Chrysanthemum zawadskii spp. lucidum (2n = 36)

    C. zawadskii spp. lucidum is a Chrysanthemum subspecies from Ullengdo, Korea. Chromosome number of C. zawadskii spp. lucidum were showed tetraploid (2n = 4x = 36), which are same as the earlier study (Cuyacot et al. 2017;Kim 1999;Kim et al. 2015;Kim 2015;Lee 1975). Fig. 4

    Aster spathulifolius (2n = 18)

    A. spathulifolius, a perennial herb of the genus Aster within the family Asteraceae, are native to the coastal regions of Korea and Japan (Maki and Morita 1998;Yoon et al. 2005). It grows on seashores due to its short height and thick leaves. This species has vivid white or light blue flowers (Maki and Morita 1998). The plants used for studies were collected from Ulleungdo, Busan, and Jeju-do (Table 1) and all showed diploid with chromosome number of 2n = 18. The number of chromosome is same with previous report (Huziwara 1957;Maki and Morita 1998;Li and Zhang 2004;Yoon et al. 2005). Moreover, all three plants from different native areas had a pair of satellite chromosome (Fig. 5), which is consistent with the study of Yoon et al. (2005).

    Variations in ploidy level

    Chromosome counts reveal that subspecies variation were highly occurred except C. boreale. For example, C. indicum was found to have 2x (A06, A13, and A16), 4x (A01, A96, and B25), and C. zawadskii was found to have 2x (B75), 4x (A57 and B30), 5x (A99), and 6x (A25) populations. The existence of a regular succession of chromosome number within a species is an evidence for polyploidy (Heslop‐ Harrison and Schwarzacher 2011) and this probably due to plants from different location is examined (Gutiérrez-Flores et al. 2018). Variation in chromosome numbers may be the result of habitat adaptation, which explains their widely distribution (El-Twab and Kondo 2006).

    However, both of the C. boreale and A. spathulifolius are diploid with a chromosome number of 2n = 18, but their distribution patter is opposite. C. boreale is widely distributed around the country (Table 1), while A. spathulifolius are narrowly distributed and habitat-specific in the coastline. According to Liu et al. (2012), this can be explained that the diploid species appear to be endemic or narrowly distributed, and polyploidy are usually widely distributed in most instances. All this information suggests that speciation is related to polyploidy and ecological tolerances.

    Polyploidy is one of the major biological events in plant evolution process that often leading to complex patterns of genetic diversity, reproductive isolation, and discrepancy in breeding systems (Gutiérrez-Flores et al. 2018). It is often the result of climatic change, human, and other disturbance (Li et al. 2013). Studies of chromosome numbers could provide information for a better understanding of evolutionary relationships between species (Peng and Hsu 1978). Thus, studies that focus on chromosomal number can be used to determine the distribution of different cytotypes and reproductive variation at both intra- and inter-population levels. As well as being of basic research, understanding and exploiting evolutionary mechanisms in plant is likely to be a key for crop development.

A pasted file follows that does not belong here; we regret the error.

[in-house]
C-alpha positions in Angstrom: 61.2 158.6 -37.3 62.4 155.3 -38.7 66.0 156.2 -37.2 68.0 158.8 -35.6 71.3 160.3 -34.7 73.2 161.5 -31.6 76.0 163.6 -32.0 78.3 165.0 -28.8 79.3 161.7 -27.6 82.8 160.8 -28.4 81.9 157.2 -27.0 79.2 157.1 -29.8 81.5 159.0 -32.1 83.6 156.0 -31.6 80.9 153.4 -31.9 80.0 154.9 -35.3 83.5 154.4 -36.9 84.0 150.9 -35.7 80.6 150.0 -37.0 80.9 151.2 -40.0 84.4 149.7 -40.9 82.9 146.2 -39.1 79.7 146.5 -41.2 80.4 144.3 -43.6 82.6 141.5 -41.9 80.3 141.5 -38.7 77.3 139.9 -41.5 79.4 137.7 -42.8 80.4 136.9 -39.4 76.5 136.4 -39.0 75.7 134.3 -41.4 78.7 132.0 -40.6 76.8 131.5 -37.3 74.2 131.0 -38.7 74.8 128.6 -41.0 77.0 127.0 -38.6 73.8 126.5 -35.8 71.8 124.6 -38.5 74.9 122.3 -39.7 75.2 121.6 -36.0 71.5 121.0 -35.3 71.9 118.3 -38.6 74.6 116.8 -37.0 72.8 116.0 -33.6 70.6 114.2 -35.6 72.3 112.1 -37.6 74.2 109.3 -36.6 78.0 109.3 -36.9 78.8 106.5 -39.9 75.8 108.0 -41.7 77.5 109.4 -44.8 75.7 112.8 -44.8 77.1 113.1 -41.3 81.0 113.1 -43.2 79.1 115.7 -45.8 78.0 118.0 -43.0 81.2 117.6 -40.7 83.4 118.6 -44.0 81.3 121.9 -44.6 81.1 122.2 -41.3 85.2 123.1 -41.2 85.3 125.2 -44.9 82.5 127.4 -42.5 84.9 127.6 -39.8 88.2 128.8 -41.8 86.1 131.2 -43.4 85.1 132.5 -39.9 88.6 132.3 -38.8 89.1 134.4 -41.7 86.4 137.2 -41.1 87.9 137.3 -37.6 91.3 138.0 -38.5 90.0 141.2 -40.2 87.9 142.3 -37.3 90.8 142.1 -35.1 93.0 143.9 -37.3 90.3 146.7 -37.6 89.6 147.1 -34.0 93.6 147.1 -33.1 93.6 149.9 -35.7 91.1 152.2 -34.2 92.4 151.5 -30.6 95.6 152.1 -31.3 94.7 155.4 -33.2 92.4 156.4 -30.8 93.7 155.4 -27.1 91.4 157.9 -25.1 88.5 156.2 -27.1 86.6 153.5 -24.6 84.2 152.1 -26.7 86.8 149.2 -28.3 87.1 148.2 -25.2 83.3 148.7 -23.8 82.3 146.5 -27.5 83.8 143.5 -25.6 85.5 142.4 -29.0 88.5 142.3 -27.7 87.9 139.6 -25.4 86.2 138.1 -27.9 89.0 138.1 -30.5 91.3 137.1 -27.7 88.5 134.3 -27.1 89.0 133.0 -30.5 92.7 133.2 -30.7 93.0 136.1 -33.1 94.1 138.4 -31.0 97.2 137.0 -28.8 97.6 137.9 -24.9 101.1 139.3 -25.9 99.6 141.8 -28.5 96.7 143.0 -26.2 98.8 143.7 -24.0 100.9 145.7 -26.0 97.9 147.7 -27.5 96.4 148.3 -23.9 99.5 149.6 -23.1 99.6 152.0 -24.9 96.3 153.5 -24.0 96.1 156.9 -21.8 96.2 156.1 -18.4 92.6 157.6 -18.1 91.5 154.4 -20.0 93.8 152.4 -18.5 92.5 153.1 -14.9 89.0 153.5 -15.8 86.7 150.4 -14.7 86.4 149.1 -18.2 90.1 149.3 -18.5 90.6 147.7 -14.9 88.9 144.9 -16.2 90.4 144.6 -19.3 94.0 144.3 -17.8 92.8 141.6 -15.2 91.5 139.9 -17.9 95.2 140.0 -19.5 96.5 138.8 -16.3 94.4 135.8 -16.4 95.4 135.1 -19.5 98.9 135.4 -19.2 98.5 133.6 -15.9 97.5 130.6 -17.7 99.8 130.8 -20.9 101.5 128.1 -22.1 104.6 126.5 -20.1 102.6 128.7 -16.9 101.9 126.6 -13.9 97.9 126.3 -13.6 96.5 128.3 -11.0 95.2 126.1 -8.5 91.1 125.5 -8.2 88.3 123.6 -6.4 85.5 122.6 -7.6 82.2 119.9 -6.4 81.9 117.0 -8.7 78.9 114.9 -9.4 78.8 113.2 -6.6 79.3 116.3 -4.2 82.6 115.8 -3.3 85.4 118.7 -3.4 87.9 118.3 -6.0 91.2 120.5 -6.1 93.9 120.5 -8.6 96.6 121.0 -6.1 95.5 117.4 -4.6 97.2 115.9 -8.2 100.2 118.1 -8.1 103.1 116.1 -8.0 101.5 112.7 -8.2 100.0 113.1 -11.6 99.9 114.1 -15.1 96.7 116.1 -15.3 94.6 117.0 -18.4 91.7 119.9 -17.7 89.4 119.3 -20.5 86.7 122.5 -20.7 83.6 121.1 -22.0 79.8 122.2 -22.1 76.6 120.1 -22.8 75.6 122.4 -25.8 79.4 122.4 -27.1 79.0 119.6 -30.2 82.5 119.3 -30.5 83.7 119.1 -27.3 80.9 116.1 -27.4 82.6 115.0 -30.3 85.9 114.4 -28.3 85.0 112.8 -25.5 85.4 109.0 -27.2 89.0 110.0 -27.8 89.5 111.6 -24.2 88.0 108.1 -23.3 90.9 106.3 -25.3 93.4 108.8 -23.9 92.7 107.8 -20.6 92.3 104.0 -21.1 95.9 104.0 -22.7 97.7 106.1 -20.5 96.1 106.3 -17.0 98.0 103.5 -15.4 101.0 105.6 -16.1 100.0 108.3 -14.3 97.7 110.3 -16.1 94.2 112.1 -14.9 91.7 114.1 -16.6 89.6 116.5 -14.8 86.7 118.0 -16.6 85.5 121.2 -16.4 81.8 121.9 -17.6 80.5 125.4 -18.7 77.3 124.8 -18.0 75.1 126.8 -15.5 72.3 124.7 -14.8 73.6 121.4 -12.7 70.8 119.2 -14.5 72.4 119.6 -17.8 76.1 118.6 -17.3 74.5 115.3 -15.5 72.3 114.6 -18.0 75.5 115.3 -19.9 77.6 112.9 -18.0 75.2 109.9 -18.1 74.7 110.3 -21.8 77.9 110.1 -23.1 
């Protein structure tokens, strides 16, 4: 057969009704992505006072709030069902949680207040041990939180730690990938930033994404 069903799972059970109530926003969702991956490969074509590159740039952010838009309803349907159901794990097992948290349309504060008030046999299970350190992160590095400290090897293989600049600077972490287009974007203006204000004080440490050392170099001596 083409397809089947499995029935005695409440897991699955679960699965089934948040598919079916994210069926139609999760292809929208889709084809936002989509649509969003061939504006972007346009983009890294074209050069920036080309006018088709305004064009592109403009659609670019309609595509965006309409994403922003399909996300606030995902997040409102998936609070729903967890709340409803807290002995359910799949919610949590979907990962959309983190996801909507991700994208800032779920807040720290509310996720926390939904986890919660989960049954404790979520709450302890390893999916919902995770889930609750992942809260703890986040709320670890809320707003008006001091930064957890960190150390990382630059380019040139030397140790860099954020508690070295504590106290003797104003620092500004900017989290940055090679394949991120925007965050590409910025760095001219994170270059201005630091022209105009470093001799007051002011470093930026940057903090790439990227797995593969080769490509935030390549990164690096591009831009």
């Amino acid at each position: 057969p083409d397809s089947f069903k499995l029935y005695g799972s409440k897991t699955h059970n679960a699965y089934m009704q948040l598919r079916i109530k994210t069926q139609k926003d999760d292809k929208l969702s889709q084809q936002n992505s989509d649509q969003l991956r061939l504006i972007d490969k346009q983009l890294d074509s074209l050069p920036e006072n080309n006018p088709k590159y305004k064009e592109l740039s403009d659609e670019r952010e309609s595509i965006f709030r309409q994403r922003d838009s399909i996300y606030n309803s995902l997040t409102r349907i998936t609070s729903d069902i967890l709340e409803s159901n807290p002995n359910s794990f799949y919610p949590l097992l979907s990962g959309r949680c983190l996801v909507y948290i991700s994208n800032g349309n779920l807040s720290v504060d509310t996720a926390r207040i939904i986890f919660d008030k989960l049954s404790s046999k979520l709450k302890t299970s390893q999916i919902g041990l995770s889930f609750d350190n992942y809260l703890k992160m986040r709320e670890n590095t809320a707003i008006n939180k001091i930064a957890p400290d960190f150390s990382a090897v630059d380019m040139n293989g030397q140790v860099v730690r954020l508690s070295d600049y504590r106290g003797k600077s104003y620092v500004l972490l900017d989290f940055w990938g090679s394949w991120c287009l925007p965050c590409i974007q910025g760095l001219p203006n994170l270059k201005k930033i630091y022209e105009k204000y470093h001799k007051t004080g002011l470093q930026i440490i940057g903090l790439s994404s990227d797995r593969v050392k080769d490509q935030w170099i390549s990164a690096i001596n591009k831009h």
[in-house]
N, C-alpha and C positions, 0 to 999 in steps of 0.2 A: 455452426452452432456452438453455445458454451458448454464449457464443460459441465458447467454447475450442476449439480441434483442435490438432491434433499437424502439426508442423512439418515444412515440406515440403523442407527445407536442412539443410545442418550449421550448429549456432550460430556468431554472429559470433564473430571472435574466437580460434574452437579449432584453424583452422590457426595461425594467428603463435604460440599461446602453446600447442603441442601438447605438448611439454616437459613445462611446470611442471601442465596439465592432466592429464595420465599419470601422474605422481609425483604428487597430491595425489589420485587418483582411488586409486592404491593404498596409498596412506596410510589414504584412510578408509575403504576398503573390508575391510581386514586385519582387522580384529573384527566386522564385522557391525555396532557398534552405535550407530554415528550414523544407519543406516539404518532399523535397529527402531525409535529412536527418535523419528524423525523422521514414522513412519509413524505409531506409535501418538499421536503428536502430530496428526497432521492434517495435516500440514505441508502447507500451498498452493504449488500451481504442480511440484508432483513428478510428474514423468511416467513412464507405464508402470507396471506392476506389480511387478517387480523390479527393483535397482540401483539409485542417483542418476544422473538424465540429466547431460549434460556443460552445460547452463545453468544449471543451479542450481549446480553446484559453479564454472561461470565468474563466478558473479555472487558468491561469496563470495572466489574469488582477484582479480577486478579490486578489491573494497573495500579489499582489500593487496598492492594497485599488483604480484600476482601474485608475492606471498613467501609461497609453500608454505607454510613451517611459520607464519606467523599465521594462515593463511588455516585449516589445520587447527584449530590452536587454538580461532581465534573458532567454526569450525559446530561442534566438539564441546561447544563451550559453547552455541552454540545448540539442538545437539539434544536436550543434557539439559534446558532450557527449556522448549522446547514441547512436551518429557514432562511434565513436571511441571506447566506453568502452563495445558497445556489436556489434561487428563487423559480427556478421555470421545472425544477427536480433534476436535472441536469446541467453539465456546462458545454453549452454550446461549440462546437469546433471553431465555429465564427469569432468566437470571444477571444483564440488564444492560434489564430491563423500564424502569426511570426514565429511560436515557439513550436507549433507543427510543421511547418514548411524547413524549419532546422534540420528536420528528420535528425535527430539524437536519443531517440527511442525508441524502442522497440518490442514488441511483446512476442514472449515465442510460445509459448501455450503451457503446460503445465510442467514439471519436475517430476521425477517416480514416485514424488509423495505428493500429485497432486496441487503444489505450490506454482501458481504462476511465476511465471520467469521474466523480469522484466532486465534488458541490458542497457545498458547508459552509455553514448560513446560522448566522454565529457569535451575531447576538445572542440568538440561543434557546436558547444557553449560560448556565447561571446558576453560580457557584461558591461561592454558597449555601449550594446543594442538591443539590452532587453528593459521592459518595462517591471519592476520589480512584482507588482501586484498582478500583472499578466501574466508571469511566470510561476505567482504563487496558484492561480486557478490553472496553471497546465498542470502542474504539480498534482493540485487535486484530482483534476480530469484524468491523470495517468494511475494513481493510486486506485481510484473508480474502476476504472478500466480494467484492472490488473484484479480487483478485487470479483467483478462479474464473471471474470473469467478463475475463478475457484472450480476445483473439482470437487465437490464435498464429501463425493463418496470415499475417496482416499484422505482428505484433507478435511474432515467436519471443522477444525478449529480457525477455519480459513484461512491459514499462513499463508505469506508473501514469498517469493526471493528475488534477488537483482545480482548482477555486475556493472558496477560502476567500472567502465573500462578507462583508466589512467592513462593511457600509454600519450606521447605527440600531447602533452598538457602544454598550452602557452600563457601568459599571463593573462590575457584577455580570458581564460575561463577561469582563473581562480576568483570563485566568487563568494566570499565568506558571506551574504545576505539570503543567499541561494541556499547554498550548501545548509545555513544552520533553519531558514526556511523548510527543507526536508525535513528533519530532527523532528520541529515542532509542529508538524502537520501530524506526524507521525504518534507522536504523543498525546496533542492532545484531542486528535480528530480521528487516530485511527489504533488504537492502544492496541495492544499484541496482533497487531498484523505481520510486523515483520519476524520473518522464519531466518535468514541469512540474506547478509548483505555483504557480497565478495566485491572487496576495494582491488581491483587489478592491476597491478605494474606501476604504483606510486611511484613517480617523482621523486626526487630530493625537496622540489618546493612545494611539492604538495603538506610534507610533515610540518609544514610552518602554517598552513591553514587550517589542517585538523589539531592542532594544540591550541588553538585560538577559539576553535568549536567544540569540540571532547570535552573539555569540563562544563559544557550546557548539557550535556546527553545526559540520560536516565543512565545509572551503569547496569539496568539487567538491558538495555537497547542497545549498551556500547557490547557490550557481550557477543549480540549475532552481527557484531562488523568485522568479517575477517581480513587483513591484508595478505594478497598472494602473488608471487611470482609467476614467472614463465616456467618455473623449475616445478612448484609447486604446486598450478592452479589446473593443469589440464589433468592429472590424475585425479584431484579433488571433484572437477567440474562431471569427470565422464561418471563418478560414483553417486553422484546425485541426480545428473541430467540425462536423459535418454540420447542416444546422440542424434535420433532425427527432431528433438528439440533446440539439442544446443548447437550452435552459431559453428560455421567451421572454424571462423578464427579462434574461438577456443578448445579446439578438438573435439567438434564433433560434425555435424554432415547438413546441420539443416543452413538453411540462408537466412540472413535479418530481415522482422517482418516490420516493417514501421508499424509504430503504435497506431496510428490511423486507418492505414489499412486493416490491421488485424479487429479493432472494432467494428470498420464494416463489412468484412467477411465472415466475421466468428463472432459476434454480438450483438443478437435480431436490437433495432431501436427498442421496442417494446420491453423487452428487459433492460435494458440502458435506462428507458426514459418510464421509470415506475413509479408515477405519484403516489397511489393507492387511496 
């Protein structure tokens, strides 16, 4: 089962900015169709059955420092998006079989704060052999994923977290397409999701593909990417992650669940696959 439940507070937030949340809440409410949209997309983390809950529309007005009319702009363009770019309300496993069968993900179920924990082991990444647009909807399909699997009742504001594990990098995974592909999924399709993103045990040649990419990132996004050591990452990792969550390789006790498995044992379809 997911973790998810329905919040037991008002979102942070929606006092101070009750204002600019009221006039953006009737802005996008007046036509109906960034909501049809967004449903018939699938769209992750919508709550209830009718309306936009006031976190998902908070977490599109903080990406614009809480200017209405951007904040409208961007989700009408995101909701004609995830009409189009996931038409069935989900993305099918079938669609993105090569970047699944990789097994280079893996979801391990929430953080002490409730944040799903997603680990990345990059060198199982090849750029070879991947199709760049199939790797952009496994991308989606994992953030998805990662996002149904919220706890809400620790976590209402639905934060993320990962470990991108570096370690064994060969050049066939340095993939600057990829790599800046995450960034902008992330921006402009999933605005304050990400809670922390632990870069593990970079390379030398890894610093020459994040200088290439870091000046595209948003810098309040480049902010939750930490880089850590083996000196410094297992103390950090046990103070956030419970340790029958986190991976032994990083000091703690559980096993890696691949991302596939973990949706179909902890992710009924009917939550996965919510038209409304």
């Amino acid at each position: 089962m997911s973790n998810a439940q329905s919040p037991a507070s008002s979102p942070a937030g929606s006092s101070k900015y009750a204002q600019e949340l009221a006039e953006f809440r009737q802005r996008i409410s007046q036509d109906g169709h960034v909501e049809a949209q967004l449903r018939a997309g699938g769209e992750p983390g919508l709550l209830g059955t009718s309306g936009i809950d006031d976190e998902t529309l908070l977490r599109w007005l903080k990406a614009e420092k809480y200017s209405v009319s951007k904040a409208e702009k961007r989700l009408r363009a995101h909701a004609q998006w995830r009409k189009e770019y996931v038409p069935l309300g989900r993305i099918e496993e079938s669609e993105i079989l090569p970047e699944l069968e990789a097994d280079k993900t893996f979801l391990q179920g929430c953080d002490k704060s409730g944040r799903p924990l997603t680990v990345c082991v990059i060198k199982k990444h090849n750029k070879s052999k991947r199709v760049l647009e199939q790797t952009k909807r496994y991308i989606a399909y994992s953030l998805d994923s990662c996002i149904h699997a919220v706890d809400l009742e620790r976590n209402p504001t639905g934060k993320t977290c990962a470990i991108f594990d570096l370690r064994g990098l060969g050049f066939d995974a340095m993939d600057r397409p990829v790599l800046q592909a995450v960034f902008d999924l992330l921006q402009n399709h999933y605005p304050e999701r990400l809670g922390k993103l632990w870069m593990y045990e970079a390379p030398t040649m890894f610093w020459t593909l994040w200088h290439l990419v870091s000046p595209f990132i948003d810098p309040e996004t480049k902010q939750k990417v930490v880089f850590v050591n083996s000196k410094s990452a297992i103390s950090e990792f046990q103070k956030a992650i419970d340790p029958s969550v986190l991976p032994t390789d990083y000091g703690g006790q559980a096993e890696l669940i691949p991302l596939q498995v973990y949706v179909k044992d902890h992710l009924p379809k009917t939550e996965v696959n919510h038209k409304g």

Acknowledgments

    This work was carried out with the support of “Cooperative Research Program for Agriculture Science and Technology Development (Project No. PJ012804)” Rural Development Administration, Republic of Korea.

    Figure

    FRJ-27-4-278_F1.gif

    Mitotic metaphase chromosomes of C. boreale (2n = 2x = 18): A05 (A), A79 (B), A82 (C), A84 (D), B06 (E), B16 (F), B24 (G), B58 (H). Scale bars = 10 μm.

    FRJ-27-4-278_F2.gif

    Mitotic metaphase chromosomes of C. indicum: A06, 2n = 2x = 18 (A); A13, 2n = 2x = 18 (B); A16, 2n = 2x = 18 (C); A01, 2n = 2x = 36 (D); A96, 2n = 2x = 36 (E); B25, 2n = 2x = 36 (F). Scale bars = 10 μm.

    FRJ-27-4-278_F3.gif

    Mitotic metaphase chromosomes of C. zawasdskii: B75, 2n = 2x = 18 (A); A57, 2n = 4x = 36 (B); B30, 2n = 4x = 36 (C); A99, 2n = 5x = 45 (D); A25, 2n = 6x = 54 (E). Scale bars = 10 μm.

    FRJ-27-4-278_F4.gif

    Mitotic metaphase chromosomes of C. zawasdskii spp. lucidum (A103, 2n = 4x = 36). Scale bar = 10 μm.

    FRJ-27-4-278_F5.gif

    Mitotic metaphase chromosomes of A. spathulifolius: B27, 2n = 2x = 18 (A); B32C, 2n = 2x = 18 (B); B46, 2n = 2x = 18 (C). Scale bars = 10 μm.

    Table

    Geographical distribution and chromosome number variation in 23 Asteraceae species from South Korea.